The study, “We Are Not The Enemy: Violations of Workers’ Rights in Kazakhstan”, was published by Human Rights Watch on November 24, shortly ahead of the fifth anniversary of a bout of fatal violence that spiraled out of an oil strike in the town of Zhanaozen.
The report documents “harassment, surveillance, and, in some cases, spurious legal prosecution or dismissals in apparent retaliation for labor activism.”
Based on interviews with 55 union leaders, labor activists and workers in nine cities—including in the oil and gas sector in western Kazakhstan and the industrial heartland in the center and northeast—the study reveals cases of harassment and intimidation of workers by the authorities and employers to deter them from joining independent trade unions.
It cites cases of workers fired for taking industrial action — a ‘disproportionate disciplinary sanction,’ HRW says — and instances of surveillance of independent union leaders and activists by the security services.
Larisa Kharkova, president of the Confederation of Independent Trade Unions, recalled how on a trip to western Kazakhstan in March this year she was “surrounded in Aktau — day and night” by intelligence agents, and during her meetings with union members “we were sitting there, talking, and we could see how [the security agents] drove up and photographed us.”
Kharkova also explained how a new trade union law enacted in 2014 had “paralyzed” the work of her confederation’s members, independent labor unions which were denied re-registration under burdensome new requirements.
In its report, HRW raised concerns over that law and over a new labor code passed last year in the teeth of opposition from independent trade unions and concerns voiced by the International Labor Organization.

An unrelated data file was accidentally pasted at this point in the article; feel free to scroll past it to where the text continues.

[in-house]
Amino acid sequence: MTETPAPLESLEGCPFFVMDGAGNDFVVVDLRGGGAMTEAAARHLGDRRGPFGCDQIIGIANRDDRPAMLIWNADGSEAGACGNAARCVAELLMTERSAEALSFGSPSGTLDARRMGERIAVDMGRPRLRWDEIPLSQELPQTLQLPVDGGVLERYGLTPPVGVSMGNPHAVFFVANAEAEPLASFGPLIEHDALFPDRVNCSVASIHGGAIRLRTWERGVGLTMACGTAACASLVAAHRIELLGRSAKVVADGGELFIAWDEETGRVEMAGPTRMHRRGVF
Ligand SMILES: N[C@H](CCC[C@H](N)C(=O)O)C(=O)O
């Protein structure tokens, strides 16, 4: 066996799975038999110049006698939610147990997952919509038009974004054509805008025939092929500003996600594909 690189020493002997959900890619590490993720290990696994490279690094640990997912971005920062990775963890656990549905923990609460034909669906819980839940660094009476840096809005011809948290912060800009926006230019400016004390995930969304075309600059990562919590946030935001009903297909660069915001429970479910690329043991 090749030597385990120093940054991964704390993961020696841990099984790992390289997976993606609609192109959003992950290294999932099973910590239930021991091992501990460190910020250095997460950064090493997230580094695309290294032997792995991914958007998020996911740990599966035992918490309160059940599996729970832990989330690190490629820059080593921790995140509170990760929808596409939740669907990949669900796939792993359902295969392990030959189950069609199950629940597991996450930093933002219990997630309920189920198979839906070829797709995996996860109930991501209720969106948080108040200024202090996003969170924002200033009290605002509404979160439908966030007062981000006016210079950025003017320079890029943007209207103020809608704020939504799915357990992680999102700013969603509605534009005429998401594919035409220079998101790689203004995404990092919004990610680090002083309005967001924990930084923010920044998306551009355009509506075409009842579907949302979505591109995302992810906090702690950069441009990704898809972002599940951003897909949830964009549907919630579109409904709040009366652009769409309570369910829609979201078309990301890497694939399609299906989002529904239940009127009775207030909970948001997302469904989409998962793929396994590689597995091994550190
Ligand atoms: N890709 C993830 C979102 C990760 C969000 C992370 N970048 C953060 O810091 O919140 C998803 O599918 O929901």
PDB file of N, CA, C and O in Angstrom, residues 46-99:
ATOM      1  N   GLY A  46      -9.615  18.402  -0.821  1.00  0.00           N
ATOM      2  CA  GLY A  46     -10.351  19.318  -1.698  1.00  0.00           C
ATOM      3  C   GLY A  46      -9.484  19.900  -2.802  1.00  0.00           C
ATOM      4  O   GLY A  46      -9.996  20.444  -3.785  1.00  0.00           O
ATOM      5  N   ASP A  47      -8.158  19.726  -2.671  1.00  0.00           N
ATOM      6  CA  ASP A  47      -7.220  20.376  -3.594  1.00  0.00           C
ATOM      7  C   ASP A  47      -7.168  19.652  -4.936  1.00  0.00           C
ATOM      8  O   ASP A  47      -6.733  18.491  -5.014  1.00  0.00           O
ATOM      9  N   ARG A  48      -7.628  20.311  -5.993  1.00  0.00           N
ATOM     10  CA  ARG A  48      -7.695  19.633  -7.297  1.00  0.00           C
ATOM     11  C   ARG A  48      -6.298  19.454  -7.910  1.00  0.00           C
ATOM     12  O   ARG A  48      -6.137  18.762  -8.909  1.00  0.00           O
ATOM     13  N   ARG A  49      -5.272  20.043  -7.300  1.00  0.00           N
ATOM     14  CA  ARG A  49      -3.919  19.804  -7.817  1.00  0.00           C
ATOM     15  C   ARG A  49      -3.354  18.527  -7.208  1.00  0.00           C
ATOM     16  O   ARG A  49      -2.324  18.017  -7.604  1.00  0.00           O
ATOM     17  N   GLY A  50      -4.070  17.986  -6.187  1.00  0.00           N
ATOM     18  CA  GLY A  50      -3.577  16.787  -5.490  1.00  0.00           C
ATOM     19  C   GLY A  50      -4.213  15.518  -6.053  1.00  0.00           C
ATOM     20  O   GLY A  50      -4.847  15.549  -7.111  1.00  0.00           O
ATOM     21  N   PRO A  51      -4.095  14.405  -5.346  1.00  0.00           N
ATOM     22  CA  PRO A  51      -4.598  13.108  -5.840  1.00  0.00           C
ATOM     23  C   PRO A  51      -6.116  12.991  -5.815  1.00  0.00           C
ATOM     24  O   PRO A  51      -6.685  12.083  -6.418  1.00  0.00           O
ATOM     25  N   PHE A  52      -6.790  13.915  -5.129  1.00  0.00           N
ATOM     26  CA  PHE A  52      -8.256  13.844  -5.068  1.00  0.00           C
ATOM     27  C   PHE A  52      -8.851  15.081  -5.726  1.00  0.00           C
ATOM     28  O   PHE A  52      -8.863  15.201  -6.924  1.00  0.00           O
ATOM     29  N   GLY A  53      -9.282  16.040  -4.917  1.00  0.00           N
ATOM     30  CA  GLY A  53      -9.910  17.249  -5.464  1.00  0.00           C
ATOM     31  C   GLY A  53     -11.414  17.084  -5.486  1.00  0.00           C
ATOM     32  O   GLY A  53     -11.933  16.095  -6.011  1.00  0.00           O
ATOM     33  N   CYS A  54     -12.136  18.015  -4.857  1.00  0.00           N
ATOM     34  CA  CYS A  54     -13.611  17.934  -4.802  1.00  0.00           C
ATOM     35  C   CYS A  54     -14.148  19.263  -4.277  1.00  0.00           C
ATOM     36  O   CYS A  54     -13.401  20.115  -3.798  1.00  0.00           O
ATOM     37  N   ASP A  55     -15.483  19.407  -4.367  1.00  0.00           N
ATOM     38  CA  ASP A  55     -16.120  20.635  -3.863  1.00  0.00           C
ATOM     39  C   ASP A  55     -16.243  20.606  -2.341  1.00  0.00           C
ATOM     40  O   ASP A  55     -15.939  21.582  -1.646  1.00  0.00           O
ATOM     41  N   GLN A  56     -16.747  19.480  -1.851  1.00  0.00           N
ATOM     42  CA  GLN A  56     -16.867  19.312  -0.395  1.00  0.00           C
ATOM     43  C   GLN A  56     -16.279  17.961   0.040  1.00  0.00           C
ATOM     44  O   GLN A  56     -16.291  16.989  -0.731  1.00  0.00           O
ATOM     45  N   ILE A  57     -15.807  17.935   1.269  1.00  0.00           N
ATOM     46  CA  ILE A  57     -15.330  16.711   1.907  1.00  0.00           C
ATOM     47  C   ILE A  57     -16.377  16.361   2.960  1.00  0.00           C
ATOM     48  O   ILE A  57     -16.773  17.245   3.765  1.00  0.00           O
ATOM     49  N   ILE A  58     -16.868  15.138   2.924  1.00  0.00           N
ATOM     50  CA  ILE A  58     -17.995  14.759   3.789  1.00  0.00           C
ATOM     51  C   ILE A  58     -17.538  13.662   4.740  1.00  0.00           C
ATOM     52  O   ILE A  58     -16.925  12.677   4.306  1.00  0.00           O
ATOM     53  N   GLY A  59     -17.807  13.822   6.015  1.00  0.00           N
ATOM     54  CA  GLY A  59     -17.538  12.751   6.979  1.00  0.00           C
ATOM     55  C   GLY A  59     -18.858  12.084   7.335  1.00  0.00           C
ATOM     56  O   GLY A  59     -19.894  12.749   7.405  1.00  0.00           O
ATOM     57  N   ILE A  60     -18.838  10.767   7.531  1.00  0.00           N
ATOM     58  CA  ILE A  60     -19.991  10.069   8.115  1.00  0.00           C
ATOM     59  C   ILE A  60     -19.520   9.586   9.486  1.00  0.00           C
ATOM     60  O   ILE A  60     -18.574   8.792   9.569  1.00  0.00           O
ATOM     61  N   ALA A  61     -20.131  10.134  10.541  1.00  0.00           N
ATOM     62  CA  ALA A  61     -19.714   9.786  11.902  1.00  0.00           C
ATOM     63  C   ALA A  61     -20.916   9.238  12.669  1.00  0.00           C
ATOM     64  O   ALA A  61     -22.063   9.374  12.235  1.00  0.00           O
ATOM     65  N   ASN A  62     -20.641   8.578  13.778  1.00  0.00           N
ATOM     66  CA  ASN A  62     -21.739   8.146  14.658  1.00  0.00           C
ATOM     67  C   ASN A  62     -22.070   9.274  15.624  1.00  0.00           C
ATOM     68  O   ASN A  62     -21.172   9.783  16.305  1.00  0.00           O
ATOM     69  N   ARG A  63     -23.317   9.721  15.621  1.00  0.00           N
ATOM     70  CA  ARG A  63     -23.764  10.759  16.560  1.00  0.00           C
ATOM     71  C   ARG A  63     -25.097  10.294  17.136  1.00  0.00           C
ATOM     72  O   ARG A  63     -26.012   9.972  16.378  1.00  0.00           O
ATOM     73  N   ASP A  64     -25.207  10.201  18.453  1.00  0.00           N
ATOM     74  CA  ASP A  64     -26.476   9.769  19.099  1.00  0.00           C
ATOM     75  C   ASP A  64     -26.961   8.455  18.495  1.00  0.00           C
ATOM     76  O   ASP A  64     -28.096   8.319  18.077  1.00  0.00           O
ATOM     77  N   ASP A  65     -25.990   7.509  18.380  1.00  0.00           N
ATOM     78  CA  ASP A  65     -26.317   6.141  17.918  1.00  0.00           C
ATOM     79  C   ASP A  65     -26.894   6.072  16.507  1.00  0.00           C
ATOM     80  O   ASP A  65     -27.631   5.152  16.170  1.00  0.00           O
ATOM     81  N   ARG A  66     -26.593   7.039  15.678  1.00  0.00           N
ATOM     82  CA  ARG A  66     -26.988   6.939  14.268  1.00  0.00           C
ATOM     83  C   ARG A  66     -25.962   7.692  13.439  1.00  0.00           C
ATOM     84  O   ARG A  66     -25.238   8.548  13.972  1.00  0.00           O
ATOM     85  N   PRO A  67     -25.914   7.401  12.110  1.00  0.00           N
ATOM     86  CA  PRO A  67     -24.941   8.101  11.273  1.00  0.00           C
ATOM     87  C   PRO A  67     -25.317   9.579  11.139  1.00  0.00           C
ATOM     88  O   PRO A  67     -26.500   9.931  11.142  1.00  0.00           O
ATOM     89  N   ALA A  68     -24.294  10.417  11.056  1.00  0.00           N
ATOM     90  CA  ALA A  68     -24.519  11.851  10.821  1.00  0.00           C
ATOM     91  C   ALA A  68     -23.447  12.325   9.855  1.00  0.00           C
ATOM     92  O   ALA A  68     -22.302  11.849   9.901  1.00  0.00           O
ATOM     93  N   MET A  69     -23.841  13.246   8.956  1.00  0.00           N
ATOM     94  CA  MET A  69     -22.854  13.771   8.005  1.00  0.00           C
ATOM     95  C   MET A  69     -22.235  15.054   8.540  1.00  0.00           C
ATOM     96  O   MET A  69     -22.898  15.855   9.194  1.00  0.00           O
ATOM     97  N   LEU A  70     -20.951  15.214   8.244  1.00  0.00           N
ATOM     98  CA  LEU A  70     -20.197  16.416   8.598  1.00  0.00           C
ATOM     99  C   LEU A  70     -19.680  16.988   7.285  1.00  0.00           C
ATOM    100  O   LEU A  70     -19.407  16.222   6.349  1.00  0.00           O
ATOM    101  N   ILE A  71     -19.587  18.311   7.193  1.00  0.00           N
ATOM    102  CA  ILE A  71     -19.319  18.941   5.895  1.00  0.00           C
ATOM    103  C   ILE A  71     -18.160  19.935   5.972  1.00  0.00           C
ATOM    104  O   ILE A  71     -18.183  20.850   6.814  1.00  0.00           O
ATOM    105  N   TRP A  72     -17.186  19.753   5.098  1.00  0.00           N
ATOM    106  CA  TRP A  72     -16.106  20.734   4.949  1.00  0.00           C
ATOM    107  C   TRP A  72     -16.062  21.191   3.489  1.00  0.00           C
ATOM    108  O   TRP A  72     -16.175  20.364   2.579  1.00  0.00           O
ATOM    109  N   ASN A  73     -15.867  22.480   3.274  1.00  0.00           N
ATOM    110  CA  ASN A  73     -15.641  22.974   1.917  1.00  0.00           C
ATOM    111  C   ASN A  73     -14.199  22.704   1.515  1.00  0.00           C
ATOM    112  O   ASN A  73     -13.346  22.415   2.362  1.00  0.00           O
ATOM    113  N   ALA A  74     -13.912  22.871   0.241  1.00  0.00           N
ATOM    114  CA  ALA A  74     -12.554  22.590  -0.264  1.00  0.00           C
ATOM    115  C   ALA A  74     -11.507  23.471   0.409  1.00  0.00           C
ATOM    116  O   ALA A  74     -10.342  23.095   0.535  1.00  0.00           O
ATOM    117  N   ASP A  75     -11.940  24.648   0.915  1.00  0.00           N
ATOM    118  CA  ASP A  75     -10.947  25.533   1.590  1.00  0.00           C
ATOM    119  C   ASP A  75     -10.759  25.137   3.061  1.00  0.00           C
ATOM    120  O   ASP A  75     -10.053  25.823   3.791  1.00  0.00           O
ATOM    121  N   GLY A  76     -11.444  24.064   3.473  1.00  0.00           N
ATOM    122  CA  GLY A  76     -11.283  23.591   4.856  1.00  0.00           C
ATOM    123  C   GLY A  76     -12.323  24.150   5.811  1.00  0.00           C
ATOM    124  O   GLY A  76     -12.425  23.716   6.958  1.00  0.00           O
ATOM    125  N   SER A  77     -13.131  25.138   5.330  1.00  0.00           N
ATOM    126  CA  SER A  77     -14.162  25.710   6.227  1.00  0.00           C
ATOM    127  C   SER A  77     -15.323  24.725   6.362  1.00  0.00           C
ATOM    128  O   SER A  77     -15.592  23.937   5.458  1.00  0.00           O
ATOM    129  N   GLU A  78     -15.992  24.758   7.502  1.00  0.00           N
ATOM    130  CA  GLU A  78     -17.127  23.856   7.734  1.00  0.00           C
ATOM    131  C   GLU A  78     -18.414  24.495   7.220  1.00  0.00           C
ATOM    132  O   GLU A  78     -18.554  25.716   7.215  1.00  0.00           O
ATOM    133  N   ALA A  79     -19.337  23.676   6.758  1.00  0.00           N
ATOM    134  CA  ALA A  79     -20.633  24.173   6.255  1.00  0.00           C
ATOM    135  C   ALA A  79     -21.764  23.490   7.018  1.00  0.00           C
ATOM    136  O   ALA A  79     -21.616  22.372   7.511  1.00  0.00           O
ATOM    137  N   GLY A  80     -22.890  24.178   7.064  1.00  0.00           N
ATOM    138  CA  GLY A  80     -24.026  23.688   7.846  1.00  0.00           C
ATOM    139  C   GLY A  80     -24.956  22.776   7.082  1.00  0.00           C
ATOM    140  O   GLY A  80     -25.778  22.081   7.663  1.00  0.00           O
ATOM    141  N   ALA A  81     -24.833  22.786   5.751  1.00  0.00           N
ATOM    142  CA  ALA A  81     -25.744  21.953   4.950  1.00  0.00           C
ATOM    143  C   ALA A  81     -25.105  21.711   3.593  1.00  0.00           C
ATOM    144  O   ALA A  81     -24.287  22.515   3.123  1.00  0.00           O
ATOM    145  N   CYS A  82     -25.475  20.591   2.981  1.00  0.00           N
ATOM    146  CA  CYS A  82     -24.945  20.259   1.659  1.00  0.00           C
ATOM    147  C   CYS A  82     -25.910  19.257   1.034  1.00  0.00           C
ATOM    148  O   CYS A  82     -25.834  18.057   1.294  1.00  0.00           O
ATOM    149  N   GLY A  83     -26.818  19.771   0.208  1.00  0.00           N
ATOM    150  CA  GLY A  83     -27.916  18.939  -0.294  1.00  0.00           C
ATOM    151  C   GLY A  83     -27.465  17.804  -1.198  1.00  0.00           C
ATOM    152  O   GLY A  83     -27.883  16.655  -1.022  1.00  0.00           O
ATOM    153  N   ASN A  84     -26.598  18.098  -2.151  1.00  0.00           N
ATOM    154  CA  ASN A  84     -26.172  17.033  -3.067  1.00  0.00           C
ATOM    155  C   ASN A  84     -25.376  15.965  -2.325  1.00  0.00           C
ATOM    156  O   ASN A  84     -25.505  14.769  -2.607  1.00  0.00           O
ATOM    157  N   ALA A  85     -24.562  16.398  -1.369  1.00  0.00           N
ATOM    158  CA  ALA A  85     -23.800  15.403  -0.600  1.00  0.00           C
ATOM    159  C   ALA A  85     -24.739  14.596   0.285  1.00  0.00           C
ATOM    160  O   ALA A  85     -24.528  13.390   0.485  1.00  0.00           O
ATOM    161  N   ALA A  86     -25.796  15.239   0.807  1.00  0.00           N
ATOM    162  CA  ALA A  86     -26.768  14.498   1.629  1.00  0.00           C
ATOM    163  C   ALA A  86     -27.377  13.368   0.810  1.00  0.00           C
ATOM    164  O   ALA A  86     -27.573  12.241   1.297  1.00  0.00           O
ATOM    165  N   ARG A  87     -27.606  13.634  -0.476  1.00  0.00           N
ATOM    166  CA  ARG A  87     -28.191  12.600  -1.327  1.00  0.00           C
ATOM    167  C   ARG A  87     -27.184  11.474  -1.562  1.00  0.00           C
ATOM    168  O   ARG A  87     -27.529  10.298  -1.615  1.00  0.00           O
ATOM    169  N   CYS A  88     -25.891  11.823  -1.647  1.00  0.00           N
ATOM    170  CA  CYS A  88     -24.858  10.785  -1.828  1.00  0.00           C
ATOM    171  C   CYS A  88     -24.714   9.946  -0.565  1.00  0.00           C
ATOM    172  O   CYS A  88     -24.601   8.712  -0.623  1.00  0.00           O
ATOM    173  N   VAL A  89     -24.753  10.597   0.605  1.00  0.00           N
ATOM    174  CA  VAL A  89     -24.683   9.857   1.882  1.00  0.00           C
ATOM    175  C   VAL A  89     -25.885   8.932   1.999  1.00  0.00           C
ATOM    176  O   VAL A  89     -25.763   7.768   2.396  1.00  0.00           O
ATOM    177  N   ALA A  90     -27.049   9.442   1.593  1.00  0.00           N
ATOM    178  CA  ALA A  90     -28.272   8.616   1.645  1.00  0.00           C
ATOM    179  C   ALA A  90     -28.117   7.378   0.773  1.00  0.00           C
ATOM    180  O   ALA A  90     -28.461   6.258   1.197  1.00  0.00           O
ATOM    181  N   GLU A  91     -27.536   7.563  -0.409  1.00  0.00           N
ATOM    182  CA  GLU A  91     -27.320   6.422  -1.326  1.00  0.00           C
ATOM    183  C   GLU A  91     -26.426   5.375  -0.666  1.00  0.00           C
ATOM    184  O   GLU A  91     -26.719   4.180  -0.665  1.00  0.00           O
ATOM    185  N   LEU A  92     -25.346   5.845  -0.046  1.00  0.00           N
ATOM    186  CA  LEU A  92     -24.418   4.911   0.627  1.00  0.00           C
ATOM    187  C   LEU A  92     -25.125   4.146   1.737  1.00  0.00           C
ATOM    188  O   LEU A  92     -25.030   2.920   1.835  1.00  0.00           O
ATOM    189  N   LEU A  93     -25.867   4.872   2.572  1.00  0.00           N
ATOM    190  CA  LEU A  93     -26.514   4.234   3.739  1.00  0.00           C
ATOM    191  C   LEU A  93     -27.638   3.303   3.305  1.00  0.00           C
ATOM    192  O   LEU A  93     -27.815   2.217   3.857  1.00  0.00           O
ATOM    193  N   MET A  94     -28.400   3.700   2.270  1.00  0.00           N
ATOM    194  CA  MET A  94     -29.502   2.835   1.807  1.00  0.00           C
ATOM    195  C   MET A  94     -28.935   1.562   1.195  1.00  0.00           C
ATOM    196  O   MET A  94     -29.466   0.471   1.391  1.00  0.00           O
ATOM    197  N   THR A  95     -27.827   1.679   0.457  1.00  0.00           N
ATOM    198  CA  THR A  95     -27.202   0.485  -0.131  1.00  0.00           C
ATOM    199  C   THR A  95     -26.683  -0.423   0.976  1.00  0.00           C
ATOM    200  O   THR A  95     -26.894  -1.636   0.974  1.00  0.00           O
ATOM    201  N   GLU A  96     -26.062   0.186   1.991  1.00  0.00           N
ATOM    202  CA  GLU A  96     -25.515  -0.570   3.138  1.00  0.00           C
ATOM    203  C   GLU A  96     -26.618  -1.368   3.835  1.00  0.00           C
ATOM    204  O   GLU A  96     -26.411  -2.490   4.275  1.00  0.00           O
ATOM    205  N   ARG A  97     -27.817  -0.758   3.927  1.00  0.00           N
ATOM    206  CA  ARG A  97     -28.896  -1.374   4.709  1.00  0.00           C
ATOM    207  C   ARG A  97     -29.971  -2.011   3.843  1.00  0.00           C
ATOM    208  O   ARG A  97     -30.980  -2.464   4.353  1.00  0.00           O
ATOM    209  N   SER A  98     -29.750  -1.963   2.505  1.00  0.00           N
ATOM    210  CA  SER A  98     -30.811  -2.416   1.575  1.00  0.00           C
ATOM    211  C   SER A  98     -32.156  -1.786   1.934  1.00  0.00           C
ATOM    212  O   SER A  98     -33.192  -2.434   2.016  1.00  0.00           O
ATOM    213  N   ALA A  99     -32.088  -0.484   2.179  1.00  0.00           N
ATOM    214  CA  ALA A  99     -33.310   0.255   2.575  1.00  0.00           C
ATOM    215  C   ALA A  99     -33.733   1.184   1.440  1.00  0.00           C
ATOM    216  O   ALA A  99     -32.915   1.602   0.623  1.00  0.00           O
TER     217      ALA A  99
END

“The new laws in Kazakhstan have created obstacles for worker organizing, restrictions on collective bargaining, and have made it difficult for workers to protect their rights by going on strike,” Mihra Rittmann, HRW researcher and the report’s author, said in a video accompanying the release. The watchdog call on Astana to amend the trade union law and the labor code.
The government has portrayed both pieces of legislation as designed to shore up workers’ rights. Astana also says it has become more responsive to workers’ concerns and the protection of their rights following a bout of fatal violence in the town of Zhanaozen in December 2011, which spiraled out of a protracted oil strike which the government later admitted to mishandling.
Sixteen civilians died in clashes with security forces, who used live fire against protesters in unrest which the government ultimately portrayed as a bid to overthrow President Nursultan Nazarbayev.
HRW urged Astana to “respect the rights of workers to associate, organize, and form unions,” and “foster an environment that protects, not punishes, labor rights activists for defending workers’ rights in Kazakhstan.”
“Robust trade unions are a trademark of a democratic society based on respect for human rights, and essential to the defense of workers’ rights and interests in the workplace,” Rittmann said. “Workers in Kazakhstan are entitled to organize and defend their interests without fear of harassment and reprisal.”